The administrator then writes a logView PQA that requests a date from the palmtop user and displays the last 25 lines of the log file for the specified date.

The first step is to create a CGI program on the Web server that receives the date as input and returns the last 25 lines of the logfile associated with that date. Listing 1 shows the CGI program displayLog.cgi. The program reads a date from the QUERY_STRING variable and then tails the last 25 lines of a logfile whose name matches that string.

The administrator then creates a simple input form that requests a date from the user and passes it to the program shown in Listing 1. Listing 2 shows the HTML file logView.html that passes input to displayLog.cgi.

Note the HEAD's META tag (on line 4) that defines the attribute palmcomputingplatform as true. On line 7, I have embedded an absolute URL in the FORM's ACTION tag, complete with server name and fully qualified domain name. This is done to allow our Palm Pilot's network gateway to find our server. Line 14's MAXLENGTH attribute is necessary to force the Palm Pilot to allow us to type characters into the Date field. Without MAXLENGTH, you won't be able to enter a date even though the input field is displayed!

Line 14 in Listing 2 prompts the user to enter a value for the Date field. If the form field Date is null, the date defaults to a formatted string from the date command that represents the current date stamp of the log file.

After you create the HTML form that passes input to the CGI program, you must compile the form into a PQA that will run on the Palm Pilot. The syntax of the PQAcompile command is:

PQAcompile appname version title inputfile
Appname will be displayed on your Palm Pilot under the icon for this PQA. The version refers to the version of the PQA programming standard; use the value 1.0. The title is displayed like a Web page title once you start your PQA. Lastly, the inputfile is your source HTML.

To compile the logView.html file shown in Listing 2 into a PQA, use the command:

PQAcompile logView 1.0 "Logfile Viewer" logView.html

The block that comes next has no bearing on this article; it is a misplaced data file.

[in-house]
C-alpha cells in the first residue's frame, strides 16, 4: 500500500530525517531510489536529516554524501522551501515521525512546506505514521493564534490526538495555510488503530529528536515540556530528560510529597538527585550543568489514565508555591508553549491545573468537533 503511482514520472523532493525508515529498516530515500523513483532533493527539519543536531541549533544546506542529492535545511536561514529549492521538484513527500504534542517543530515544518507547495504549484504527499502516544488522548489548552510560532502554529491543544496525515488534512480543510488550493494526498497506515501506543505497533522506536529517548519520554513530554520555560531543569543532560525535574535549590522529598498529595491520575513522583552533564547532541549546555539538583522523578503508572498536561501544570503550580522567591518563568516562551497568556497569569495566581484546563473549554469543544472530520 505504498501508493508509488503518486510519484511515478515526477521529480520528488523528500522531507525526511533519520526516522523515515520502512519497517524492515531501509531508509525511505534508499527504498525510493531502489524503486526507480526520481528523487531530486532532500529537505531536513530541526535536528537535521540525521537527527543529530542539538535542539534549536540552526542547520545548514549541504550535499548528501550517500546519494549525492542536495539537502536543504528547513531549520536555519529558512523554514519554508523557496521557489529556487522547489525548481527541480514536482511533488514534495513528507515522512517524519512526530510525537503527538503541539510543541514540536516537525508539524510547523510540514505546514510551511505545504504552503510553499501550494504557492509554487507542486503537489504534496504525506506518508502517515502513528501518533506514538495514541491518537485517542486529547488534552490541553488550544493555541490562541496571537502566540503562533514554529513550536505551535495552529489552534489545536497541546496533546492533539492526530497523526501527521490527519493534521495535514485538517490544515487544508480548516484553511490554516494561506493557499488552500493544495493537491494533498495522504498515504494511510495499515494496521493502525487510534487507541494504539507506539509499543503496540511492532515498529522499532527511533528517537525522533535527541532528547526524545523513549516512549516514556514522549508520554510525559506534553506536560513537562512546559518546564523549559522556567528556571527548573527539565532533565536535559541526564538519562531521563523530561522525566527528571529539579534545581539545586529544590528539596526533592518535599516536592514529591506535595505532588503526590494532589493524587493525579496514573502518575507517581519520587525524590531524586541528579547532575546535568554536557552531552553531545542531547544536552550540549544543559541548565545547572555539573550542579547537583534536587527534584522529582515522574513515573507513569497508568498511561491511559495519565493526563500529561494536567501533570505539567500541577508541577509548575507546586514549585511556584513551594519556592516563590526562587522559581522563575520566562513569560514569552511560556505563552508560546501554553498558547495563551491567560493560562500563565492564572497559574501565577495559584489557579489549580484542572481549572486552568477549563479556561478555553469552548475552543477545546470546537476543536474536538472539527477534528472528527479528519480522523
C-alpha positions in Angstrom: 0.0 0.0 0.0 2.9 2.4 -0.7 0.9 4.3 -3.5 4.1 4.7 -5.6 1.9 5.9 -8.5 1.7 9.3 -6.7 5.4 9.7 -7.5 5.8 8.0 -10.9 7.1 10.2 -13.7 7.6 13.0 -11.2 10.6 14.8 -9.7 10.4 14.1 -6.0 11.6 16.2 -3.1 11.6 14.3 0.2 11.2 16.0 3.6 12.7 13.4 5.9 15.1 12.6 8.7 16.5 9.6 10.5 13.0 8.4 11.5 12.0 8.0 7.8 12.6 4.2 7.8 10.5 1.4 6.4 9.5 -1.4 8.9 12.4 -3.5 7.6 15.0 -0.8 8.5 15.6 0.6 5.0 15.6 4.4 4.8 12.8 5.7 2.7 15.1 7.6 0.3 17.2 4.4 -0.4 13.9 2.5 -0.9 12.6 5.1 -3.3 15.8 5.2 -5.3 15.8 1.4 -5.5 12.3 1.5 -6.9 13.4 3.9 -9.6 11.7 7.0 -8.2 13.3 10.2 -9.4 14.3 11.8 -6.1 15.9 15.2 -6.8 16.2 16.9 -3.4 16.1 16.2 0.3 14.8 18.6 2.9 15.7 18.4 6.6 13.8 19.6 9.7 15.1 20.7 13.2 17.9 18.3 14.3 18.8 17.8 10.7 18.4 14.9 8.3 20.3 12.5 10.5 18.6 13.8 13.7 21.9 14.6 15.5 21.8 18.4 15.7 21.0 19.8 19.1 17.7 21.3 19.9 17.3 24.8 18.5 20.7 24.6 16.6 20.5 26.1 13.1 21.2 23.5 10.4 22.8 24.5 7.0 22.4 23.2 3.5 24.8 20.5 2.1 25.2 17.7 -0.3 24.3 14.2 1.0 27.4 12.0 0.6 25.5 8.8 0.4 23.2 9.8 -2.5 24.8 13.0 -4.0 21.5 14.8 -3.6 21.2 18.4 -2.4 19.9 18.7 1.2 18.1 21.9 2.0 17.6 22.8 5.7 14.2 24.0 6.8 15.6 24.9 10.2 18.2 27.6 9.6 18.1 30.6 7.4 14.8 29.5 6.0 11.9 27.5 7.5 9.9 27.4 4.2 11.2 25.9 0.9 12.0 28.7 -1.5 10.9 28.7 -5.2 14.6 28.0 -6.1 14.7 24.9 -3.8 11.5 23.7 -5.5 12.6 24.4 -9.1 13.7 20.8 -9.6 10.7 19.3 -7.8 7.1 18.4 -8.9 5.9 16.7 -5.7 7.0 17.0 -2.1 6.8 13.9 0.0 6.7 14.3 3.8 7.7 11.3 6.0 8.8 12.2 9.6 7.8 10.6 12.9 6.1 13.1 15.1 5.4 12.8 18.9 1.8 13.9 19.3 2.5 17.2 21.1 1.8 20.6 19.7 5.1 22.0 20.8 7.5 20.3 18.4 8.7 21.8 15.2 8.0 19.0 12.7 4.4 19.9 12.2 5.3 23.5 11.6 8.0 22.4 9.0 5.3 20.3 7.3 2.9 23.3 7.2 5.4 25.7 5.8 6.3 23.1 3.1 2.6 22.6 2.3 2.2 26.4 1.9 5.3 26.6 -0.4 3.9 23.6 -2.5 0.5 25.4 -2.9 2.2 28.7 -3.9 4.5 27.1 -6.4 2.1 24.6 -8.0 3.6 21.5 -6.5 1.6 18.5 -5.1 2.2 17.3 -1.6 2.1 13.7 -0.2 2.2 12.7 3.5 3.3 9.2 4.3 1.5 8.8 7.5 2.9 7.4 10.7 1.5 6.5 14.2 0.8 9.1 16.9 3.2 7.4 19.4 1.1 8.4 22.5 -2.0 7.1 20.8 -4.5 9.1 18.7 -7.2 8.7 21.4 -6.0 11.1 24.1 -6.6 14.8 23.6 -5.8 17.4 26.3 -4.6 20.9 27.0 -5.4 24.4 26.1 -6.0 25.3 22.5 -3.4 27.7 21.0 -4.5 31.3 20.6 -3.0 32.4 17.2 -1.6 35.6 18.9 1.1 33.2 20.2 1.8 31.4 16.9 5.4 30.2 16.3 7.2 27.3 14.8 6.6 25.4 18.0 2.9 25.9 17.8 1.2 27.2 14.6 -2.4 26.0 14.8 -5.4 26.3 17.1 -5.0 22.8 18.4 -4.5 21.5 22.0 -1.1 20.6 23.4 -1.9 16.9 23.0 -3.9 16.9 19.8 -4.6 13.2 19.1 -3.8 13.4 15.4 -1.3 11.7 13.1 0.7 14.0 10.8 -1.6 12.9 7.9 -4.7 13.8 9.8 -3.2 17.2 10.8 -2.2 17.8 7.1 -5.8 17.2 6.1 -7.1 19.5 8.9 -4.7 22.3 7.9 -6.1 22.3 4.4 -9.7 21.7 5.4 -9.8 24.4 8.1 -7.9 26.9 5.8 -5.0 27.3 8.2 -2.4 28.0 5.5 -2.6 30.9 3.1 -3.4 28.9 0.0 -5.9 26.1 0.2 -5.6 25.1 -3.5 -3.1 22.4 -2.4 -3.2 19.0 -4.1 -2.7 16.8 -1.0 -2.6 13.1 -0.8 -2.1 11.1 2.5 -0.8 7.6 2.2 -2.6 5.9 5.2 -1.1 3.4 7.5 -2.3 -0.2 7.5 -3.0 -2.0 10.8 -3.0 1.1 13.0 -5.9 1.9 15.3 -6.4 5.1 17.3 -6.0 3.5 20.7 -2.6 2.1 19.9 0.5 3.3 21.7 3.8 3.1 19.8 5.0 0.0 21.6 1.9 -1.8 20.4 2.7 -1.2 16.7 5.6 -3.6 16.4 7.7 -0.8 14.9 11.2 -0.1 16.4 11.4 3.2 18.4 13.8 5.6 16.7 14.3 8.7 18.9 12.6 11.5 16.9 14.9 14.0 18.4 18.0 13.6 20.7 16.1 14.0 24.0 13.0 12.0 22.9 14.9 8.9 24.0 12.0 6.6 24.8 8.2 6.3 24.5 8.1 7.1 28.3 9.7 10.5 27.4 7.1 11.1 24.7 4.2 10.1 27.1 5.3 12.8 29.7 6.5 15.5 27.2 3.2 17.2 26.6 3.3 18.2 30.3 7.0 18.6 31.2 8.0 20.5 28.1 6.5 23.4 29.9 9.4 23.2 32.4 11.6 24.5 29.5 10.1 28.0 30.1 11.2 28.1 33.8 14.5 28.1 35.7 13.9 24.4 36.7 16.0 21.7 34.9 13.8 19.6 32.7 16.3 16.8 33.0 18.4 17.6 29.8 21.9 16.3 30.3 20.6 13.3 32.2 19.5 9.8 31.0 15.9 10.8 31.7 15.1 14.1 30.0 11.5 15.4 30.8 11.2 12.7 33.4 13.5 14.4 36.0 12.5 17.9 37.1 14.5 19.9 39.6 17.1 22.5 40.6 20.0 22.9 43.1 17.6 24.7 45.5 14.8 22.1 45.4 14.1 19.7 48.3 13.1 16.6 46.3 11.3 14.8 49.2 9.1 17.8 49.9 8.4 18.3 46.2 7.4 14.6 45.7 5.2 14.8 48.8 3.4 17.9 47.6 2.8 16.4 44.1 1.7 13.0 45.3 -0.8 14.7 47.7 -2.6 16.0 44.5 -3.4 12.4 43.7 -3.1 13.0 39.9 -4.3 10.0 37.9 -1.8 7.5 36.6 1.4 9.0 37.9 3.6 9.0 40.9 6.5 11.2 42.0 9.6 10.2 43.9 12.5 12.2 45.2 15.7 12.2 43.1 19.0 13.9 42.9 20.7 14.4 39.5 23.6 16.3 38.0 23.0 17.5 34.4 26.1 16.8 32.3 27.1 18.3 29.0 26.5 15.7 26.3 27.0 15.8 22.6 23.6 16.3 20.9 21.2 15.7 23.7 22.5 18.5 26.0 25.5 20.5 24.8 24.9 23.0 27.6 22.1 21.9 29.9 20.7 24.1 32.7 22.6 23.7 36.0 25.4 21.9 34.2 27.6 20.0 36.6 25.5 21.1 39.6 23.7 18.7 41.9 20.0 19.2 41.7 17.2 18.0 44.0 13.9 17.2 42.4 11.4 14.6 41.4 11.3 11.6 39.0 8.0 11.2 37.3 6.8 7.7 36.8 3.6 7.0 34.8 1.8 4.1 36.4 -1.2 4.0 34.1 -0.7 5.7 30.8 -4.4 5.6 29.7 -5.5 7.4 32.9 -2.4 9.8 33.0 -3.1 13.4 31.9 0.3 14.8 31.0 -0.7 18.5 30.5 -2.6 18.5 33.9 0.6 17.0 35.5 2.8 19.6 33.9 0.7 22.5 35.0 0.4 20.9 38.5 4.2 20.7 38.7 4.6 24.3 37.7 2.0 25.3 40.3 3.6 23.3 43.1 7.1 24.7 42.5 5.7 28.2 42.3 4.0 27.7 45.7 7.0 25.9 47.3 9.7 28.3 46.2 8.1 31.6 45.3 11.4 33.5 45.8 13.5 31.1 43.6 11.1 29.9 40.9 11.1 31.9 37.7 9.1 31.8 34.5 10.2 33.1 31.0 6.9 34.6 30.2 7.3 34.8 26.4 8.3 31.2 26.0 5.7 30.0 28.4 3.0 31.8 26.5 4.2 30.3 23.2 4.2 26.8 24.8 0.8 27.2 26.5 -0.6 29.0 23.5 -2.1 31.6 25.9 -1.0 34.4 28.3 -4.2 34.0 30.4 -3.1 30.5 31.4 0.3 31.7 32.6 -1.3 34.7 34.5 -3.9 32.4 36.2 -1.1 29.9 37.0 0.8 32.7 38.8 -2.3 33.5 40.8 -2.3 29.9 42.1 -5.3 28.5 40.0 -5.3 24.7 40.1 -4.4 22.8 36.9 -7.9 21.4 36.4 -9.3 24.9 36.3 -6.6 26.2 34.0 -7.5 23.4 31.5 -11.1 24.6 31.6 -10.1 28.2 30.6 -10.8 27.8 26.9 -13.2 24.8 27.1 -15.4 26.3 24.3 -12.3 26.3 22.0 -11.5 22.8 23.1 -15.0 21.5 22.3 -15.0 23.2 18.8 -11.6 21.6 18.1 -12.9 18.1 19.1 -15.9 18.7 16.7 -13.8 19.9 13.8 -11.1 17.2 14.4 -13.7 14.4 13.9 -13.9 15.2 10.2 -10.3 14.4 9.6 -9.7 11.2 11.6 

This command produces a compiled PQA, named logView, in the current directory.

Testing with a Palm Emulator

To use the logView PQA, you must hot sync it to the Palm Pilot, which is a familiar operation for anyone who owns a Palm Pilot. Hot sync'ing is the process of copying programs or data to the handheld device.

Hot sync'ing while you're developing your program, however, can be tedious, especially if you're making many changes that need to be checked and rechecked. You might consider downloading Palm's emulators to help yourself out. The emulator itself is free, but it requires "skins" or ROMs to download for which you must register as a Palm developer, which is also free.


The example PQA described in this article is a simple application designed to show you the basic steps for creating, compiling, and implementing a palm query application. If you were implementing an application of this sort on a real network, you would need to provide an appropriate level of security, such as protecting the displayLog.cgi program through basic authentication (username and password challenge). (If you're concerned about security, you should also be aware of the limitations on security for wireless devices. See the article titled "Wireless (In)Security" by Ido Dubrawsky in May 2002 Sys Admin.)

You may also see other ways of customizing and enhancing the functionality of the logView application described in this article. logView is intended as an example. With the LinPQA compiler, you can create your own Palm query applications to address similar needs on your own network.


Palm Emulators for UNIX and other OSs --

LinPQA Compiler --

Pilot-Link Libraries -- 1.0.1.i386.html

Pilot-Link Development Kit (for header files)--

Alex Lange has been a technical writer for 20 years, a system administrator for 15, and a Web developer for 10. You can reach him at: